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Making Content Effective, Part Two

Another great way to make content effective is giving the reader something to do.  Using pictures is good–and sometimes that’s all you need–but that doesn’t give them the ability to interact.  Adobe Captivate does.

You can use Captivate to take footage of anything you do in another program.  Once you’re done taking that footage, you can add tons of things to it in order to draw your audience in.  Make sure you don’t go overboard; that will ruin it.  Just adding some audio, however, can make a huge difference.  If you have a PowerPoint presentation you want to improve, you can record it into Captivate and add rollover text, buttons (which take you to another part of the presentation), audio, or anything else.

How does that make for interaction?  If you add audio, you just gave them something to listen to and guide them through your project.  If you added rollover text, you gave them a reason to move their mouses.  If you added a button, you did the same thing (when they click, something happens).  If you want to give your audience little reasons to stick around, Captivate’s your new best friend.

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Categories: Interactivity

Making Content Effective, Part One

I think the first way to make content effective is using an honest tone.  I don’t mean you have to fight to have your own unique voice, but I do mean you need to use conversational speech.  In most of my blog posts, I’ve tried to keep a professional tone using regular speech.  Here’s what that will accomplish: the people reading your content won’t feel like they’re being taught by a robot.  No one wants to read a boring, generic textbook because each sentence is a paragraph long and you could count on one hand the number of common words each sentence uses.  People want to read things they can understand the first time through, and that’s what you offer them with a human voice.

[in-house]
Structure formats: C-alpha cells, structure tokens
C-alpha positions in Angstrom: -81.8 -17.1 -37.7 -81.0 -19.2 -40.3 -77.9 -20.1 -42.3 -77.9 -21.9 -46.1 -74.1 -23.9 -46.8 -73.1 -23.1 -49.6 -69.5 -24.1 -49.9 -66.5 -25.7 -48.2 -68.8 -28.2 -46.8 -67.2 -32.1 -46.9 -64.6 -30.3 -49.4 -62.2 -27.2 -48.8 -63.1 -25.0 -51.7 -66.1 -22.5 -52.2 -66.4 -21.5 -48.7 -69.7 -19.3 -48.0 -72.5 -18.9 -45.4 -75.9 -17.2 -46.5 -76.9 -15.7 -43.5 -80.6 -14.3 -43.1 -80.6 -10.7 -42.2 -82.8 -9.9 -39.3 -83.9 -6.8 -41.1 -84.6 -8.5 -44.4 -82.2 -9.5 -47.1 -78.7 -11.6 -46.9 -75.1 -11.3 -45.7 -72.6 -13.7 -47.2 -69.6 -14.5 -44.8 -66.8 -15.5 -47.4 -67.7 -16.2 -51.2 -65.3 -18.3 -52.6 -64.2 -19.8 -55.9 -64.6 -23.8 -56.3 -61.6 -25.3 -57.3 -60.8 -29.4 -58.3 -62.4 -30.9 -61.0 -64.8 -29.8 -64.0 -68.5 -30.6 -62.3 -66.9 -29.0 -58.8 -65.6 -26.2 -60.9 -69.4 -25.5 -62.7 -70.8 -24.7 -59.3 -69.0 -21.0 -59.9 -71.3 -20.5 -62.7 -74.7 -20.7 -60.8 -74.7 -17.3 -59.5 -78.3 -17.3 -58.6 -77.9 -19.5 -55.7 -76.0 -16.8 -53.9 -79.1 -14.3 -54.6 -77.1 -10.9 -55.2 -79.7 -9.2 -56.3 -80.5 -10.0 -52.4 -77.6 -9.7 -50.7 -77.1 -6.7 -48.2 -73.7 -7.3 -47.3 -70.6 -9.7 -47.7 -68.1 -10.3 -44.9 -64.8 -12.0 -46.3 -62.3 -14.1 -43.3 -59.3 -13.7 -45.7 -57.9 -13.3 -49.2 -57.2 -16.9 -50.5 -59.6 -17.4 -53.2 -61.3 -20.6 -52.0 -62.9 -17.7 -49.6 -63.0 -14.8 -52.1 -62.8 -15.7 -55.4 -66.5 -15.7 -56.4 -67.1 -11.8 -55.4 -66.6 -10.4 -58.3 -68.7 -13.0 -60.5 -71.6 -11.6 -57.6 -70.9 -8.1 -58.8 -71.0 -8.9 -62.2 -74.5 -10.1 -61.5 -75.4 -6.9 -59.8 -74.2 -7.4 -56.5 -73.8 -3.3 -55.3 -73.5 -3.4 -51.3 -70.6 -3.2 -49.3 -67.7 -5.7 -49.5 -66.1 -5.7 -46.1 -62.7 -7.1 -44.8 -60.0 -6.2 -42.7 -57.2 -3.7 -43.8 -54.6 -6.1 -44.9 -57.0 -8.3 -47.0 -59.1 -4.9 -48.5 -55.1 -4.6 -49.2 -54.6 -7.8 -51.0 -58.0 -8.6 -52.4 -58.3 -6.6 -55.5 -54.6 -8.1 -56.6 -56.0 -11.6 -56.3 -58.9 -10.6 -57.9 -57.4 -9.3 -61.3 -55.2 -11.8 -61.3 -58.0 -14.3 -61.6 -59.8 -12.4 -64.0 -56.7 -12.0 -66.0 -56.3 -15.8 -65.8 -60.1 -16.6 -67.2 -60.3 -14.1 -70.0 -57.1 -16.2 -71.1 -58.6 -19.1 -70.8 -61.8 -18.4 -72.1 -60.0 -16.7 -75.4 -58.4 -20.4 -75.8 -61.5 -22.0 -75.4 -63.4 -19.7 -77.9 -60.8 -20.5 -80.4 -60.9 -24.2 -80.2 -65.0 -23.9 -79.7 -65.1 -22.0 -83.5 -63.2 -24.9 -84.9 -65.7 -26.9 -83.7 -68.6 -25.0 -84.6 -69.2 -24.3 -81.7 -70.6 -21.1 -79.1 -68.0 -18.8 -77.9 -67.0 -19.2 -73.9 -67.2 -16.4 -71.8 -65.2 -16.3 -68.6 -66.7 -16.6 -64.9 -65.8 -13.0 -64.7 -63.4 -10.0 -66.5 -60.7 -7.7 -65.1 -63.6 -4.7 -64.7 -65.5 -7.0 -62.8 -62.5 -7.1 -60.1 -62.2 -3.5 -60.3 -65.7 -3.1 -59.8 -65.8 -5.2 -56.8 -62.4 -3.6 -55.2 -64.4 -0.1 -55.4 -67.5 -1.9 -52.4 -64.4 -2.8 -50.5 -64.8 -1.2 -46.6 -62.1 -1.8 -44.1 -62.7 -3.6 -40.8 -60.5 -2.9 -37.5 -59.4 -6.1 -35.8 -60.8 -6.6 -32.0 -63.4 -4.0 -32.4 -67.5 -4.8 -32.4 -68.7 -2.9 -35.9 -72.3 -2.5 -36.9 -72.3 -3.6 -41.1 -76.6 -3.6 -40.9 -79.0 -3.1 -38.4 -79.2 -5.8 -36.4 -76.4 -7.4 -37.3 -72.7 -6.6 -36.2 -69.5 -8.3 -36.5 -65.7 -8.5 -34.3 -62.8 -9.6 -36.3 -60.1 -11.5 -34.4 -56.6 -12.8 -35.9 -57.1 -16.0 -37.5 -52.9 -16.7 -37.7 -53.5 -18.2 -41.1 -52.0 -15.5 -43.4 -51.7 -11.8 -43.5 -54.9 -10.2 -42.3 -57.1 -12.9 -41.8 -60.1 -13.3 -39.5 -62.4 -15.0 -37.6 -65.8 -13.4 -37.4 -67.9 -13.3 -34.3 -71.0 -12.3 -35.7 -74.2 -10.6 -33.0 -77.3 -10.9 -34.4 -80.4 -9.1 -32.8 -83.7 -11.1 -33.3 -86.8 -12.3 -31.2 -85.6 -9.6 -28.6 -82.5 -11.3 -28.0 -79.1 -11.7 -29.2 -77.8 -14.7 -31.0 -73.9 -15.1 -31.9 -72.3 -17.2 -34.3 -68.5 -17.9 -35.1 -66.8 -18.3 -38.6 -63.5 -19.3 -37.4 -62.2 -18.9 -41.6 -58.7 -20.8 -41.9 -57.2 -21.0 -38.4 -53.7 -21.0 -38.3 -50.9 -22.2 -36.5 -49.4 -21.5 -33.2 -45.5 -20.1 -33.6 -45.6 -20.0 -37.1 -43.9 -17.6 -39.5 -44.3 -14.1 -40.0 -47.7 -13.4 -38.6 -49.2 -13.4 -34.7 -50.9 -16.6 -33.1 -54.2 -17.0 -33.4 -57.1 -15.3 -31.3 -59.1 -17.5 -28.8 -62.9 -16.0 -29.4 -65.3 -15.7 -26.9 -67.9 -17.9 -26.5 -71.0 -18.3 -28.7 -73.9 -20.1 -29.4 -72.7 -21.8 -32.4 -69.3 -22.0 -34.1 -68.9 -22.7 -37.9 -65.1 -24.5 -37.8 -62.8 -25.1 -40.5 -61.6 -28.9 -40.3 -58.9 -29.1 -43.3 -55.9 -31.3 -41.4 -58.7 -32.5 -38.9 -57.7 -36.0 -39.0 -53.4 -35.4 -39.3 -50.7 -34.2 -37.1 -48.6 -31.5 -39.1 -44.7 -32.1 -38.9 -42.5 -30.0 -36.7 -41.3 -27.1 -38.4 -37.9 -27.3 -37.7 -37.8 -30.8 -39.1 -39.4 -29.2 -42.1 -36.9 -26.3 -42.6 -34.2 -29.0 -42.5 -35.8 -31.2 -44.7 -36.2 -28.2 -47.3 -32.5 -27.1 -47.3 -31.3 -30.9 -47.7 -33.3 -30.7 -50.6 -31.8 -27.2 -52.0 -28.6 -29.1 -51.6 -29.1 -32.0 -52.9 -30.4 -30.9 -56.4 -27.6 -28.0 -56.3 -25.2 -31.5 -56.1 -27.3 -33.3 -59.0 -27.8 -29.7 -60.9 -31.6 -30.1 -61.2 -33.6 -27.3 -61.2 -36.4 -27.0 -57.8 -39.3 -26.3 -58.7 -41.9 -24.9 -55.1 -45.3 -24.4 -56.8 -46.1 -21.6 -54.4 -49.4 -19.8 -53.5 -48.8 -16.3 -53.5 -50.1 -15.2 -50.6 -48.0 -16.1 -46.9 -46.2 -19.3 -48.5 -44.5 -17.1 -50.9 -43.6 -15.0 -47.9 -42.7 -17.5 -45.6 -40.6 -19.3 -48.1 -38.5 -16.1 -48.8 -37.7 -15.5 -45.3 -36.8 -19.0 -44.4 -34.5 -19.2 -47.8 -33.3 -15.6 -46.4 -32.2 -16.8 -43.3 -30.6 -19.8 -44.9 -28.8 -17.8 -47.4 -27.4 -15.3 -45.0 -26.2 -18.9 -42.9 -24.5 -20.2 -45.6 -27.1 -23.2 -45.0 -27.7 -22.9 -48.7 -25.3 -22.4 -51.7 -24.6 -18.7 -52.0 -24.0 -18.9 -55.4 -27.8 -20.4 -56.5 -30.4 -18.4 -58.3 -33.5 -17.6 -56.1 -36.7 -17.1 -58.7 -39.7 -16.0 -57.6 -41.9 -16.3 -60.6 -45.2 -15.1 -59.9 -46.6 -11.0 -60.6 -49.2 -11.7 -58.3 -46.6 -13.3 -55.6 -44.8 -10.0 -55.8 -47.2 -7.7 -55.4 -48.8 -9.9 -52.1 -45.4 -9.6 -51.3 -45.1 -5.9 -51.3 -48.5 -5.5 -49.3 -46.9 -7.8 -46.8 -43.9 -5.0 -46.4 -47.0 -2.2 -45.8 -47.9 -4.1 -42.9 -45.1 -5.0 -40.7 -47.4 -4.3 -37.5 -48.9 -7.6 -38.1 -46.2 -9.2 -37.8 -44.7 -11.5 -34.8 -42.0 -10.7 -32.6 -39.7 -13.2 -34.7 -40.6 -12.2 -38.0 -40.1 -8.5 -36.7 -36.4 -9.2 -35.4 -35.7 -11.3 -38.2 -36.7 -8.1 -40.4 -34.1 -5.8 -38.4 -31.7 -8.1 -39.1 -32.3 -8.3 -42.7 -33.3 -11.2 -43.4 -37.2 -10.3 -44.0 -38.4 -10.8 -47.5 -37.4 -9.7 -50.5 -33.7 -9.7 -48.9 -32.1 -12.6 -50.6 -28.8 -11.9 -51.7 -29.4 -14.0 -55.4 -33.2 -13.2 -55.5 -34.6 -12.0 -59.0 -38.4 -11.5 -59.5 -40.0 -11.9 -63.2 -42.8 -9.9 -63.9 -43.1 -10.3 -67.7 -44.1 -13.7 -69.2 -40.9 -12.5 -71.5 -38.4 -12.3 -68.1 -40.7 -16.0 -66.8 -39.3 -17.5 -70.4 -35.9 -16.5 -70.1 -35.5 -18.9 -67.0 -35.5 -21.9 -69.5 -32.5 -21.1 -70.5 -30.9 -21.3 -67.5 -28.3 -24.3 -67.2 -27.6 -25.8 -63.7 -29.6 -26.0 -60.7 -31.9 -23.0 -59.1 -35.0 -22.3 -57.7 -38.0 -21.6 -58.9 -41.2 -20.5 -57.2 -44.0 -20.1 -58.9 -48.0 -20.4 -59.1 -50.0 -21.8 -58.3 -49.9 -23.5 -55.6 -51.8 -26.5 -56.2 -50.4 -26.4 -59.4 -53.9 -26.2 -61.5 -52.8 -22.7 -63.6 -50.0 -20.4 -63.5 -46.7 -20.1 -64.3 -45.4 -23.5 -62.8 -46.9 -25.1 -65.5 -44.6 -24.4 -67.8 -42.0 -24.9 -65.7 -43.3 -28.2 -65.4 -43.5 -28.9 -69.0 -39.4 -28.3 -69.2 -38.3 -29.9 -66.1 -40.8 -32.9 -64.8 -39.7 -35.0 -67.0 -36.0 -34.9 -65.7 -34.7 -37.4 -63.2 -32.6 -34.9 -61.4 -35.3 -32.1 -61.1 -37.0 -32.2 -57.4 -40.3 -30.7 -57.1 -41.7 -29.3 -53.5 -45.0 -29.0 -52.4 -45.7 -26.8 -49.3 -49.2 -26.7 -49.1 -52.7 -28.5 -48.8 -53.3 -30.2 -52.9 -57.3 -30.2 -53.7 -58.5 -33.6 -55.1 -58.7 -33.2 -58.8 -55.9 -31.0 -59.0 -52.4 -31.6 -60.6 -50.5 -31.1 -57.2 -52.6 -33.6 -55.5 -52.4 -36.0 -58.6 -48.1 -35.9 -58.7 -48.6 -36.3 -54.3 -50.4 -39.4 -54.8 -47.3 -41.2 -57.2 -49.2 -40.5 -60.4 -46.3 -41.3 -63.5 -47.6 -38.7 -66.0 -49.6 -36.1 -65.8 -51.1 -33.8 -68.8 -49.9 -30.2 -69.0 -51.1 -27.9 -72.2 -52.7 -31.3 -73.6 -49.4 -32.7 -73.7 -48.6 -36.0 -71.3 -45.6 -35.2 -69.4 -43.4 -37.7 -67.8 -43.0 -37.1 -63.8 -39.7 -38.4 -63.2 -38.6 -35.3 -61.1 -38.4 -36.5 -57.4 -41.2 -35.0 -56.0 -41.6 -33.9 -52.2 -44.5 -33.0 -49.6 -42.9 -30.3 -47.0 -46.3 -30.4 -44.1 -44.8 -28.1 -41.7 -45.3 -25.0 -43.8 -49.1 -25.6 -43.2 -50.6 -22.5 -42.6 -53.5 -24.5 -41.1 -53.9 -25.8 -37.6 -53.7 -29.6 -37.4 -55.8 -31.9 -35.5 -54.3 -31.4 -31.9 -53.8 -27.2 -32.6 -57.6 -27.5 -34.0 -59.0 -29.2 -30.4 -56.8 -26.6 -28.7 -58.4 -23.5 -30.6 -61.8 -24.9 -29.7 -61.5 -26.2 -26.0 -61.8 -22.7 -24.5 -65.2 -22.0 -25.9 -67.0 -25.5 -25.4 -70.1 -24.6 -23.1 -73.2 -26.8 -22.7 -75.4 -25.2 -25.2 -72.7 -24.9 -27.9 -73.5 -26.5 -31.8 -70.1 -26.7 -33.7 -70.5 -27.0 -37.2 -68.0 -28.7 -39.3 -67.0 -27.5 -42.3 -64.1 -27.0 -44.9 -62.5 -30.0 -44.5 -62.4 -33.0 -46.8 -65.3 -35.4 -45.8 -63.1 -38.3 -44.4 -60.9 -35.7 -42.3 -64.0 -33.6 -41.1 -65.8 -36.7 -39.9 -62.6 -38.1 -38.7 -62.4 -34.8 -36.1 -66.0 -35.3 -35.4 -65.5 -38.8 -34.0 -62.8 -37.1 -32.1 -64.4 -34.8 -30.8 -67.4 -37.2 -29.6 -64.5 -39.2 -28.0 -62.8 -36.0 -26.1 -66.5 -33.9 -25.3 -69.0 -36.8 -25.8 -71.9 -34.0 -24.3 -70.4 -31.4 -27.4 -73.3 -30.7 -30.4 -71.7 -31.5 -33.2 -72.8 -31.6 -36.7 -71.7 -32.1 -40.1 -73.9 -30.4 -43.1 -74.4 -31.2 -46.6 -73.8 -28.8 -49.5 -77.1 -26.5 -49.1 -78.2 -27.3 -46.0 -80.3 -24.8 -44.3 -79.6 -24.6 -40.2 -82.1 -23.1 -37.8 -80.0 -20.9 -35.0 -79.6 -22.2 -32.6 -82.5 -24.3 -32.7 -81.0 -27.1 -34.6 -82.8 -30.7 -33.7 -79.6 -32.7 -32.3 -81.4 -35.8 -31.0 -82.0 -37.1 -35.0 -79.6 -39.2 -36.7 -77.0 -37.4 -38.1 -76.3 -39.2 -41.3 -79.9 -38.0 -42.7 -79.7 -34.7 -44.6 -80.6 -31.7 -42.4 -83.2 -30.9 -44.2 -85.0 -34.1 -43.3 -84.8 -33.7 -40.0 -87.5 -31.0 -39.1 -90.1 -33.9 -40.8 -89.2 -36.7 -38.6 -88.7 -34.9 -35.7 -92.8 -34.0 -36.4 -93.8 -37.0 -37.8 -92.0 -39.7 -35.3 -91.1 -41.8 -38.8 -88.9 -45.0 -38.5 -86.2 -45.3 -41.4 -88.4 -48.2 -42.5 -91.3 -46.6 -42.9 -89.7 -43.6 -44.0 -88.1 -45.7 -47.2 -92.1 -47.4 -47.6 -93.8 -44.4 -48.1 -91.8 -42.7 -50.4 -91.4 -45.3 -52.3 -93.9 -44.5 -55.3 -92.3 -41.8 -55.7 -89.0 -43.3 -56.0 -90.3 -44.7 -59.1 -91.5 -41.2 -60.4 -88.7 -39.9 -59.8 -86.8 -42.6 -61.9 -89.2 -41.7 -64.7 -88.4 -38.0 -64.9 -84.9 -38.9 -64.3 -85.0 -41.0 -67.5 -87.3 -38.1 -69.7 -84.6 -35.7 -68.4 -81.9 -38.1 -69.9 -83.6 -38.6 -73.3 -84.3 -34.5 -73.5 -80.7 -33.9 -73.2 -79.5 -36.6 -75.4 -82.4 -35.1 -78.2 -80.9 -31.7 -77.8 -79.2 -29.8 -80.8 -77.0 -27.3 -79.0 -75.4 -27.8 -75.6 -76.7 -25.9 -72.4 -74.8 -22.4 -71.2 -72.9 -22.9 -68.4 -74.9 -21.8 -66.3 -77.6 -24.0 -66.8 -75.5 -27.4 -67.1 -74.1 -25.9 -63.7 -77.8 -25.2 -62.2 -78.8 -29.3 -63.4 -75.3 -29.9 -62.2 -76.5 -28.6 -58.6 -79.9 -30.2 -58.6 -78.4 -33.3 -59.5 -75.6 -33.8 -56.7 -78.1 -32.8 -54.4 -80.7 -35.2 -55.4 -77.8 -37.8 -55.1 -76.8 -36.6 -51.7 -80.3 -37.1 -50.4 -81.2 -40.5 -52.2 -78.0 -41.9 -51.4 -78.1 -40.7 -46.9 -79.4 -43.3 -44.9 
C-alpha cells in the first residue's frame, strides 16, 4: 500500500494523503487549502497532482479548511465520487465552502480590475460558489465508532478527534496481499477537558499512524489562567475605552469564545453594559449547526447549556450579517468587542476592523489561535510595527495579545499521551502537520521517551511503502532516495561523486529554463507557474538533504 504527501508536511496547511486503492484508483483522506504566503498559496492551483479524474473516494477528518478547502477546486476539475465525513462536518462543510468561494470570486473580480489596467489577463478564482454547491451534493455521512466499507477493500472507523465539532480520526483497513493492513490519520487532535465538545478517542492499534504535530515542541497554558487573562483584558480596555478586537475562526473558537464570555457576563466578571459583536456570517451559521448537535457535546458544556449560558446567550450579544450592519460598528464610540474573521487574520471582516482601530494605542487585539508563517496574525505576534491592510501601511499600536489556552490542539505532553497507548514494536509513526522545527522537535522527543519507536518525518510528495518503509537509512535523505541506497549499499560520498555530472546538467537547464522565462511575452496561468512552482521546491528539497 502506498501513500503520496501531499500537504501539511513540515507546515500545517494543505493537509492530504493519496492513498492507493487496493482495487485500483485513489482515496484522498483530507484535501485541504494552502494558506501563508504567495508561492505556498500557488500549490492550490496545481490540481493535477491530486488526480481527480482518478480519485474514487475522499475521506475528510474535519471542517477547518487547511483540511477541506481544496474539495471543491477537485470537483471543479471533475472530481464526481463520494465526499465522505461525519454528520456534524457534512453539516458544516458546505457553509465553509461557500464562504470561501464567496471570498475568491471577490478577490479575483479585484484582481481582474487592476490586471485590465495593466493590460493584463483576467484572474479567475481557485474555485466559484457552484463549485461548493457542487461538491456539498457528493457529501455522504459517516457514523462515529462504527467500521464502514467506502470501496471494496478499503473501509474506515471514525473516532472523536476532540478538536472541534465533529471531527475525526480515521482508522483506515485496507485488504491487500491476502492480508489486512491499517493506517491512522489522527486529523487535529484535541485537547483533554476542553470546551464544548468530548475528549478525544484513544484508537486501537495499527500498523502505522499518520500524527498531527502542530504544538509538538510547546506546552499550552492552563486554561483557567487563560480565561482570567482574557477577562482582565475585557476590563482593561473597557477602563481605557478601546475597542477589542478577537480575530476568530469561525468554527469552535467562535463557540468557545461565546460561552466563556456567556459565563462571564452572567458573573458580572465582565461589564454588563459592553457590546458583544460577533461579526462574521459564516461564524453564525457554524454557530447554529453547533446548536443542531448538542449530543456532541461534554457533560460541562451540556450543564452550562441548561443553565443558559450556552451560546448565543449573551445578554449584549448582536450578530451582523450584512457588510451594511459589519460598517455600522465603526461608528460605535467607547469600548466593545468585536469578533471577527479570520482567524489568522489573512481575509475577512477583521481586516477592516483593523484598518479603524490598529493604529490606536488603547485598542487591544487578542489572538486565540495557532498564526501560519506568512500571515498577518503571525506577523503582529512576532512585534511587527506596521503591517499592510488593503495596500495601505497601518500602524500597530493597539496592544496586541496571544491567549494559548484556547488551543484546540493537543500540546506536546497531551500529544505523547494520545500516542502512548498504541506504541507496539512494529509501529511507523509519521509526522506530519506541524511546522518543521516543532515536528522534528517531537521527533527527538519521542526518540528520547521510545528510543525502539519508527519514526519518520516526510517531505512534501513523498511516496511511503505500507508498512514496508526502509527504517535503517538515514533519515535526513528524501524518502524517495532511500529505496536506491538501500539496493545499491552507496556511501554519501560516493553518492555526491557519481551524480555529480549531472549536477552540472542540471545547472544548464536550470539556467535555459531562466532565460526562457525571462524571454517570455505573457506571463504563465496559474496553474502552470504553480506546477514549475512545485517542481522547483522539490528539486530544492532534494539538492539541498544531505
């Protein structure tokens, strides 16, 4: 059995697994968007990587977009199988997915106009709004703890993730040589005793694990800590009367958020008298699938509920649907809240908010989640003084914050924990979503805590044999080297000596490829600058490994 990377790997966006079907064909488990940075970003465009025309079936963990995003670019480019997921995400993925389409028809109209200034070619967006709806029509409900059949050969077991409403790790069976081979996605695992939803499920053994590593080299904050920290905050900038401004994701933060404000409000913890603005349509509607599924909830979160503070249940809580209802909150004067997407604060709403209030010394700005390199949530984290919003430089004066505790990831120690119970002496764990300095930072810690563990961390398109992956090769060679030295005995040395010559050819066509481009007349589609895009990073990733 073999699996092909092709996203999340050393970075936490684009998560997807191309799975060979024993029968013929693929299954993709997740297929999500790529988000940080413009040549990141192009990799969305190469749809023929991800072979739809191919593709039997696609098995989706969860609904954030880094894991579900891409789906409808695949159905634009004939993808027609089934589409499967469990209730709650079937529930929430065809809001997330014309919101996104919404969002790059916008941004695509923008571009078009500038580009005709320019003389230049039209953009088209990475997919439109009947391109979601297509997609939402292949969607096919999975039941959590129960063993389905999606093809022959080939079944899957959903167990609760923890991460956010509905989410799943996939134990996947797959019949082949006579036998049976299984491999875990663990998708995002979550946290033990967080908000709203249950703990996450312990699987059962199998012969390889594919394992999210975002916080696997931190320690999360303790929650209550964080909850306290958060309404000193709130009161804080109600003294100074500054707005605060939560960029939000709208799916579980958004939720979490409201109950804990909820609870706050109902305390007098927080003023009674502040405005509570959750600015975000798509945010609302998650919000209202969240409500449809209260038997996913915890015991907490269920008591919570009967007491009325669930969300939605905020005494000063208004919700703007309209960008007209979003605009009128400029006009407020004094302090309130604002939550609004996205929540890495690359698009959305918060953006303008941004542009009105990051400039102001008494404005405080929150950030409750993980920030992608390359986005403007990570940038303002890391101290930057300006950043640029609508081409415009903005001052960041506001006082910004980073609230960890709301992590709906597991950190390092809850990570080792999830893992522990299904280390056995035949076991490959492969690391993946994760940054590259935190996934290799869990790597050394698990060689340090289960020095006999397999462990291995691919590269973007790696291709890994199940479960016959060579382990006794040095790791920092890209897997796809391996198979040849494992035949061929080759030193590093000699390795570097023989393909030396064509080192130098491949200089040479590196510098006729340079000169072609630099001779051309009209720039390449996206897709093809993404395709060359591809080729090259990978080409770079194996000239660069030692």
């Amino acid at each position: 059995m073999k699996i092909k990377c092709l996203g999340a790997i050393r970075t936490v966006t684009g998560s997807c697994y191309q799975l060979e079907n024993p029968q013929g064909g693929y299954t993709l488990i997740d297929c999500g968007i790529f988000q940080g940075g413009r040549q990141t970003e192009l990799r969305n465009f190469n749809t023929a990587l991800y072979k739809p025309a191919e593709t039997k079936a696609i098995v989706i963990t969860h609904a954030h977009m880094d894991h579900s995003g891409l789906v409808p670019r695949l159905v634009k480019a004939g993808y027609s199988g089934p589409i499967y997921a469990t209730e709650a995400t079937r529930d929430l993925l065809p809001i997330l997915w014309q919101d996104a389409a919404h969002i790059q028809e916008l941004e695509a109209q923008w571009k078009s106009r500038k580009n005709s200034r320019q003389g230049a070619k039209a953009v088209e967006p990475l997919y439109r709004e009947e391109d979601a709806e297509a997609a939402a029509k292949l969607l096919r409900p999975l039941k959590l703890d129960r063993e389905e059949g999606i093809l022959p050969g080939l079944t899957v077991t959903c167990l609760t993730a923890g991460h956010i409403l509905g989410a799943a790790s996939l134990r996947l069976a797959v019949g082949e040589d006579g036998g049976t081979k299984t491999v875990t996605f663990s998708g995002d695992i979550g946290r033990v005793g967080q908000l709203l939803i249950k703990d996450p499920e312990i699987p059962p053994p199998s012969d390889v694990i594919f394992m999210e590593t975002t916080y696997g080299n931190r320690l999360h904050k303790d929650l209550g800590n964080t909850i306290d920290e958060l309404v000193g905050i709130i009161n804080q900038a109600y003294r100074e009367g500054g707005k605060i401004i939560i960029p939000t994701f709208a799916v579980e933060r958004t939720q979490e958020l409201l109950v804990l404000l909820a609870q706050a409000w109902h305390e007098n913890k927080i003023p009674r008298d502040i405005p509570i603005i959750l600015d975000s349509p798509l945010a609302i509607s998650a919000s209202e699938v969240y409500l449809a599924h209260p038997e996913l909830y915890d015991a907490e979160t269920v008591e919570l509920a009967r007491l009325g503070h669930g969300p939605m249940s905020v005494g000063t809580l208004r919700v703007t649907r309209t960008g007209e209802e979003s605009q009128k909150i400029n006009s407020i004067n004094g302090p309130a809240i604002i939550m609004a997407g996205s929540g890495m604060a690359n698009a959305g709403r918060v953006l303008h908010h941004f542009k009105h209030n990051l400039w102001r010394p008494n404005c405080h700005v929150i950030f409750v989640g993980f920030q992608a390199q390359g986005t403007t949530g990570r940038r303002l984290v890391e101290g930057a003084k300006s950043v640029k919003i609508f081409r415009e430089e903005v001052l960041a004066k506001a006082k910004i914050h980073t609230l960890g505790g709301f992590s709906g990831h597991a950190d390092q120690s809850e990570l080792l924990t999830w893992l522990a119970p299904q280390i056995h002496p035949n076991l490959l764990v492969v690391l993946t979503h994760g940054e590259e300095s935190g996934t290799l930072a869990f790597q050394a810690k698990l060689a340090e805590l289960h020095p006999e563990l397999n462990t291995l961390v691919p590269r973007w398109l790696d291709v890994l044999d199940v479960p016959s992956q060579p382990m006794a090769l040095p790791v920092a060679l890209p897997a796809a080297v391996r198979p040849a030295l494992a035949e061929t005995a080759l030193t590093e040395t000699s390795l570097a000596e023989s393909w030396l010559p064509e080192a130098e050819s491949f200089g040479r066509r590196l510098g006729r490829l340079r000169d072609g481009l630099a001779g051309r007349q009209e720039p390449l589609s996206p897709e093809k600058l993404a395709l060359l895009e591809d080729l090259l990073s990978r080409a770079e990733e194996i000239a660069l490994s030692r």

Another big seller for engaging writing is using active voice instead of passive voice.  Take a look at this example:

1.  (Active)  I visited the store and bought some apples.

2.  (Passive)  The store was visited and apples were bought.

Passive voice really seems to generate the boring textbook feeling.  Active voice generates the feeling that someone’s talking to you.  Active voice sells because it makes the reader feel like he’s part of a conversation, and one at his or her level.

Categories: Interactivity

Why Read when You Can Look?

This post is a kind of continuation of the last post.  It deals with manual writing, but it isn’t directed towards writing style.  Instead I’ll be addressing picture usage.

People don’t read anymore; they look.  Even if you were dealing with the same amount of text, your audience will be more drawn to the manual with pictures.  Don’t take this the wrong way–your content still has to be good.  Adding pictures makes it more effective.  Let’s say you’re writing a small section on how to assemble a puzzle.  You’ll probably say something about placing two pieces together and seeing if one edge can fit into another.  We can break that into three steps:

1.  Take two puzzle pieces.

2.  Place them side-by-side.

3.  See if the edges of each piece can fit into each other.

Those steps are still correct, but your audience will understand them much better if you have a simple picture for each step (depicting the action).

Yours,

John R Larsen

Categories: Interactivity